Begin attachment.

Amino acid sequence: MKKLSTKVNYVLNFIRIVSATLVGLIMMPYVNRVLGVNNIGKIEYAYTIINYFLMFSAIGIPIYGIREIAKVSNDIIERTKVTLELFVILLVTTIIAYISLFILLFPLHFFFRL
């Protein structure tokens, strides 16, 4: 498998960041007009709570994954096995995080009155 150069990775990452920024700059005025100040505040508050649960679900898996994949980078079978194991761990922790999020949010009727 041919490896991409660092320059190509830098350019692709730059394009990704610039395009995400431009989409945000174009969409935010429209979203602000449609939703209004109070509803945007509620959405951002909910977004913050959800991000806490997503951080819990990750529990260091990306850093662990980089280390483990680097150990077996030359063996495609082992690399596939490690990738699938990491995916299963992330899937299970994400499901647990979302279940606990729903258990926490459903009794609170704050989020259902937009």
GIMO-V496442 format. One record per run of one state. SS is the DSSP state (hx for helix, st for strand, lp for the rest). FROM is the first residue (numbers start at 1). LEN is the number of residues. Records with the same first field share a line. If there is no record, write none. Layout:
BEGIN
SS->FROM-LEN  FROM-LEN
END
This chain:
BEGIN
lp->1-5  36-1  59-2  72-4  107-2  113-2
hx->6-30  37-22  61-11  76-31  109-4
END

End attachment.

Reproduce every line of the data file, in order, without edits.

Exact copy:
Amino acid sequence: MKKLSTKVNYVLNFIRIVSATLVGLIMMPYVNRVLGVNNIGKIEYAYTIINYFLMFSAIGIPIYGIREIAKVSNDIIERTKVTLELFVILLVTTIIAYISLFILLFPLHFFFRL
């Protein structure tokens, strides 16, 4: 498998960041007009709570994954096995995080009155 150069990775990452920024700059005025100040505040508050649960679900898996994949980078079978194991761990922790999020949010009727 041919490896991409660092320059190509830098350019692709730059394009990704610039395009995400431009989409945000174009969409935010429209979203602000449609939703209004109070509803945007509620959405951002909910977004913050959800991000806490997503951080819990990750529990260091990306850093662990980089280390483990680097150990077996030359063996495609082992690399596939490690990738699938990491995916299963992330899937299970994400499901647990979302279940606990729903258990926490459903009794609170704050989020259902937009």
GIMO-V496442 format. One record per run of one state. SS is the DSSP state (hx for helix, st for strand, lp for the rest). FROM is the first residue (numbers start at 1). LEN is the number of residues. Records with the same first field share a line. If there is no record, write none. Layout:
BEGIN
SS->FROM-LEN  FROM-LEN
END
This chain:
BEGIN
lp->1-5  36-1  59-2  72-4  107-2  113-2
hx->6-30  37-22  61-11  76-31  109-4
END